Monday, June 16, 2014

Sue the Bastards

In this installment:  a drunken work party leads to a mishap; a too-delicious sandwich causes a dangerous distraction; and a snack customer has a cheesy encounter.

Dear STB:
My boss held a get-together for junior executives last week at his home.  I’m not clear on whether it was an “official” work event.  The invitations were only verbal, and he mentioned to a friend of mine that he was paying for it out of his own pocket.  But my peers made it clear to me that it wouldn’t look good not to go.  Drinks were flowing, and I felt pressure to participate in that, too.   I had a bit too much, and on the way home I ran my car into a tree.   The car got totaled, and I suffered some broken bones.  Can I sue?
--Tipsy in Topeka

Dear Tipsy:
Fortunately, we live in a society where average, everyday Americans are no longer held responsible for their own decisions and actions, especially if there are deep pockets around.   And there’s been plenty of case law on this one.   If you felt work pressure to attend this event, and other employees were going, there’s a strong argument to be made that this was an official work function, regardless of who bought the booze.  As such, your employer had a duty to ensure the safety of its workers, and this meant paying attention to how much alcohol was flowing.  Absolutely:  Sue the Bastards.

Dear STB:
My favorite fast food joint unveiled a new barbecue rib sandwich last week.  I ordered one at the drive through window.  After I pulled back into traffic, when I bit into the sandwich, it was so delicious that my eyes rolled up into my head.  Unfortunately, just as that happened, the driver of the car in front of me slammed on her brakes to avoid a squirrel.  My car rear-ended hers.  Both vehicles were dinged up pretty good.  I suffered burns on my arms and face from the airbag, and she wound up in a neck brace.  To make matters worse, I got a ticket, and now she’s coming after me for legal damages.   I feel the fast food company was responsible for my distraction.  Can I sue?
--Dinged in Denver

Dear Dinged:
See my comments above about the happy state of personal responsibility in our country.   The legal ground in your particular case is less certain than in the one above.   But your point is well taken.  It’s significant that the restaurant is selling this item at the drive-through window, knowing full well that customers will be pulling into traffic and driving as they sample it.  A case can be made that they knew, or should have known, that their mouth-watering new entrée, when consumed in such a fashion, could cause a major distraction.  I say, Sue the Bastards.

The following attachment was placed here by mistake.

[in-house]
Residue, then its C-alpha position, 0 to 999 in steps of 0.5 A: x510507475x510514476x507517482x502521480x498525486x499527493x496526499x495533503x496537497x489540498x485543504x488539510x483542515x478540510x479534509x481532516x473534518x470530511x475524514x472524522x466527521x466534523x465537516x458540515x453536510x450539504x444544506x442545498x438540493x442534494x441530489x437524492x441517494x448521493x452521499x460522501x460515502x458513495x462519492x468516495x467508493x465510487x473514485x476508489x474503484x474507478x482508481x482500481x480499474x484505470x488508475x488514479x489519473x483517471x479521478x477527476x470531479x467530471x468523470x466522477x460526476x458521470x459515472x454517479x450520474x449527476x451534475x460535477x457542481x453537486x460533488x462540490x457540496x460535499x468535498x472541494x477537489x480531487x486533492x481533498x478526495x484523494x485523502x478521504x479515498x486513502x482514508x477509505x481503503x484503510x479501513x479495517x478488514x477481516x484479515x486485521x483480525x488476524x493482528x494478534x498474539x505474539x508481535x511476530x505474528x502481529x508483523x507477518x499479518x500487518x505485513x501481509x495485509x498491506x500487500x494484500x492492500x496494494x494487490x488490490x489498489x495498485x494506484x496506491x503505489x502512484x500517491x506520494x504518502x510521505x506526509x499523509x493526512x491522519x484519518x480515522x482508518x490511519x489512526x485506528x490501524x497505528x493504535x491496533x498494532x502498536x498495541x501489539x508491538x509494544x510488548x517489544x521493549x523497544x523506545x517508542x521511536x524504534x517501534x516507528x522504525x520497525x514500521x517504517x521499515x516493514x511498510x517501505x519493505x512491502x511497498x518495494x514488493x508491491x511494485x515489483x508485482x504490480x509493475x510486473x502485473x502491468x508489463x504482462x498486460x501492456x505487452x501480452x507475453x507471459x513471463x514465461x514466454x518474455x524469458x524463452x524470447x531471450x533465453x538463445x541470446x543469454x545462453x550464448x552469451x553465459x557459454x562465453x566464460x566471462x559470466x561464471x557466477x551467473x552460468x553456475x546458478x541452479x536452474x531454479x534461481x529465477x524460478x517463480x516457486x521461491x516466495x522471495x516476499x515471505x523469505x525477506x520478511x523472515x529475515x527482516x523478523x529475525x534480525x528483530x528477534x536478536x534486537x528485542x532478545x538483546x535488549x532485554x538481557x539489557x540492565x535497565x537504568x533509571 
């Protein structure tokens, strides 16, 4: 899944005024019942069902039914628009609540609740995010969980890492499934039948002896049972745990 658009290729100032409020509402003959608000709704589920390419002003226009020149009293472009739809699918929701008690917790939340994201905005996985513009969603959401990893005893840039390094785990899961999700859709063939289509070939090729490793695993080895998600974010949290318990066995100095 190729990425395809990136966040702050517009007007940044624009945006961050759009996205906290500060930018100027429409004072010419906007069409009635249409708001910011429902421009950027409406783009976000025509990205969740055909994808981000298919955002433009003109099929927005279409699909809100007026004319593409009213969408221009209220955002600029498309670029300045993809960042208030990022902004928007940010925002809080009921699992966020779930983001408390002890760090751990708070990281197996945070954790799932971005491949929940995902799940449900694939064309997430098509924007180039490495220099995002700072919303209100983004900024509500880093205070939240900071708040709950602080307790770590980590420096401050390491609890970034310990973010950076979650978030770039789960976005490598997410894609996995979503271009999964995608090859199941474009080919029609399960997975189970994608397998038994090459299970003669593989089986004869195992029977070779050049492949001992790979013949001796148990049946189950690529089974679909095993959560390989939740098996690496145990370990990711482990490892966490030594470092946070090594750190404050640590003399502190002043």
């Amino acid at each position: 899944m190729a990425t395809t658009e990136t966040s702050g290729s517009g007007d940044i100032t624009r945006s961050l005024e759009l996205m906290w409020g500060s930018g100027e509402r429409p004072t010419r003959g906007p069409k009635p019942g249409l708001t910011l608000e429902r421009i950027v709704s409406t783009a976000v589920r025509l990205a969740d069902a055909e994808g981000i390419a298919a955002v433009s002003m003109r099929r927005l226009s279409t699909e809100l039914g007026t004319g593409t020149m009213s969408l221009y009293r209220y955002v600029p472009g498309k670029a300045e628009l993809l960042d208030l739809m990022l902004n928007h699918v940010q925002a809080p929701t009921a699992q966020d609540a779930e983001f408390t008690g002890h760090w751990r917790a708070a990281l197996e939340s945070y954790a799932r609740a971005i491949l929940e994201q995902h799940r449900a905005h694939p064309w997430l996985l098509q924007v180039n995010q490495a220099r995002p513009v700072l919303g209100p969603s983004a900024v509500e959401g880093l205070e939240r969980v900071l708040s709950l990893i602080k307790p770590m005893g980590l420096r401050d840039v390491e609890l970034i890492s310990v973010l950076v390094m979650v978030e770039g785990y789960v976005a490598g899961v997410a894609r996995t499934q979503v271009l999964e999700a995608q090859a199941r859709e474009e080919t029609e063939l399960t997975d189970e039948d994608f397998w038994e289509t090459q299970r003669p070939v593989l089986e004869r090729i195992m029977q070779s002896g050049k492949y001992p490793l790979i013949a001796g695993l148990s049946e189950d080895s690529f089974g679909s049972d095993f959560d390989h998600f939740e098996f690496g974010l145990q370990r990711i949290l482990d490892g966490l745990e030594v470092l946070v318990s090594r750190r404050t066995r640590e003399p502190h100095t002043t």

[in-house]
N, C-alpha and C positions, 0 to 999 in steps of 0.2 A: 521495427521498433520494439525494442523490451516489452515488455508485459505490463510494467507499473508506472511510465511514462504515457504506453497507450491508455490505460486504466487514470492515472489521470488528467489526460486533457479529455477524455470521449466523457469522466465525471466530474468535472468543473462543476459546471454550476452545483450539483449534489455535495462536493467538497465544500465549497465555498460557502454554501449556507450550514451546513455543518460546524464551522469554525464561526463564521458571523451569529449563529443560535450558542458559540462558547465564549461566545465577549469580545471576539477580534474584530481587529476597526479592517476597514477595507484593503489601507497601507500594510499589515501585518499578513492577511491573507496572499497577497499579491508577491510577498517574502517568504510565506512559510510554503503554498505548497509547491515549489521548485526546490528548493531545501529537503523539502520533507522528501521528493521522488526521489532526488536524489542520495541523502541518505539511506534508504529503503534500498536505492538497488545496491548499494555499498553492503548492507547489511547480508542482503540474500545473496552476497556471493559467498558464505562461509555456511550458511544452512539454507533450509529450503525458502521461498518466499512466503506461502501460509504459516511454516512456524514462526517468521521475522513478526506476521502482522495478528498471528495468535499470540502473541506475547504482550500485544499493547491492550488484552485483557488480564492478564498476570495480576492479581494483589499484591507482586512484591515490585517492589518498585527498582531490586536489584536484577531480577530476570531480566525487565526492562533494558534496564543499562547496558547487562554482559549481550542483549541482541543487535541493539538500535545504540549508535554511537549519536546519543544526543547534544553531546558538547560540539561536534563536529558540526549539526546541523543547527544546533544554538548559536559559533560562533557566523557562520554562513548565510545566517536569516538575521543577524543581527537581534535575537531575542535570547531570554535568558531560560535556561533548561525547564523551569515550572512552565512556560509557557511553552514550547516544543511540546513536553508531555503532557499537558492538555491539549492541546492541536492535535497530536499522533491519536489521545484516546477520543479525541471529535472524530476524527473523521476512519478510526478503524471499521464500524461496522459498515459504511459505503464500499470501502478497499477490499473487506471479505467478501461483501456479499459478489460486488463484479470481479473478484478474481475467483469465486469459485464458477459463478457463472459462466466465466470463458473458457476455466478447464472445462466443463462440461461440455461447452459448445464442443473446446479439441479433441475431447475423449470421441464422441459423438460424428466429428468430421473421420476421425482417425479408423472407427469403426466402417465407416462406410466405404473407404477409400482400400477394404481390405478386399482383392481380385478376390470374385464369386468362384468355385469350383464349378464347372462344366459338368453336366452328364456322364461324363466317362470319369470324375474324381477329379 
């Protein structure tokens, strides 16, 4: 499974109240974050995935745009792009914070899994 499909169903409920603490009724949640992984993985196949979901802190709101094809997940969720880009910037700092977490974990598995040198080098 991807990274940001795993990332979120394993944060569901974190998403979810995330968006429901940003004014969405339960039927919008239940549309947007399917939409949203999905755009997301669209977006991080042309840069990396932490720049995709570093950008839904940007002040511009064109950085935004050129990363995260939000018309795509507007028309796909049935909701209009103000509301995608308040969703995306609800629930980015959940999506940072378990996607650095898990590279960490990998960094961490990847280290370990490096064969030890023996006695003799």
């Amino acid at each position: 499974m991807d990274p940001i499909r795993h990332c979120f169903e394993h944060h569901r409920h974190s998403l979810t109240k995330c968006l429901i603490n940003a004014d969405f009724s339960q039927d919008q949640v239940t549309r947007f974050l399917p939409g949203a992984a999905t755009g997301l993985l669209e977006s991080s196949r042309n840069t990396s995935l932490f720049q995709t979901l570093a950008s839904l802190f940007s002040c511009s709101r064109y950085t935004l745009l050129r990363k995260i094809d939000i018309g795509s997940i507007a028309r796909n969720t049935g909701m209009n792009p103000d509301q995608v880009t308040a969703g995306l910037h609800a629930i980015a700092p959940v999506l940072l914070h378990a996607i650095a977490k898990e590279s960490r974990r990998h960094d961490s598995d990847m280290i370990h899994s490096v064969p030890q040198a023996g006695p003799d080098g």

Dear STB:
I bought a box of cheese crackers the other day.  When I got it home and opened it, I was shocked to see that it was only half full.   I felt like I’d been ripped off.  But when I took it back to the store where I bought it and demanded a refund, the manager told me to take a hike.  Can I sue?
-- P.O.’ed in Poughkeepsie

Dear P.O.’ed:
This is a classic scenario, but unfortunately, that means this field has already been well plowed.   Because of past litigation, most boxes containing dry foods of this sort bear a disclaimer reading something like this:  “This package is sold by weight, not by volume.  If it does not appear full when opened, it is because contents have settled during shipping and handling.”  In many cases, disclaimers of this nature indicate that an issue has been previously litigated, and the disclaimer is part of the settlement.   In most cases, you can find the disclaimer written in very tiny print and tucked out of sight on the bottom of the box.  You might reasonably ask what good a warning written and hidden in that fashion might be to anyone.  And morally, you might have a point.  But not legally.  The warning is sufficient for legal purposes.  This means you’re out of luck.  Now if, after searching the box, you don’t find such a disclaimer, you may have a case.  And one other option is to weigh the contents to make sure they come up to the total promised on the front of the box.  But honestly, neither step is likely to lead to results in your favor.  Reluctantly, in your case I have to say that as good as it would feel, it would probably be a waste of your time and money to Sue the Bastards.

If you’d like to see more writing along these lines, check out my novel Messages, which shows the same degree of respect to the news industry.

The Sue the Bastards blog is offered as satire only.  The author is not a lawyer, has received no legal education, and specifically disavows that this blog constitutes legal advice or should be followed as such.  The author does state that the need to include such a disclaimer proves a point about the litigious nature of our society.  So there.


If you enjoyed this, please share with your friends.  You can find more snarkograms here.  My well-reviewed novel Messages, a TV news exposé and crime drama, is written largely in this style.  And I invite you to subscribe to this blog.

©2014 by Forrest Carr.  All rights reserved.

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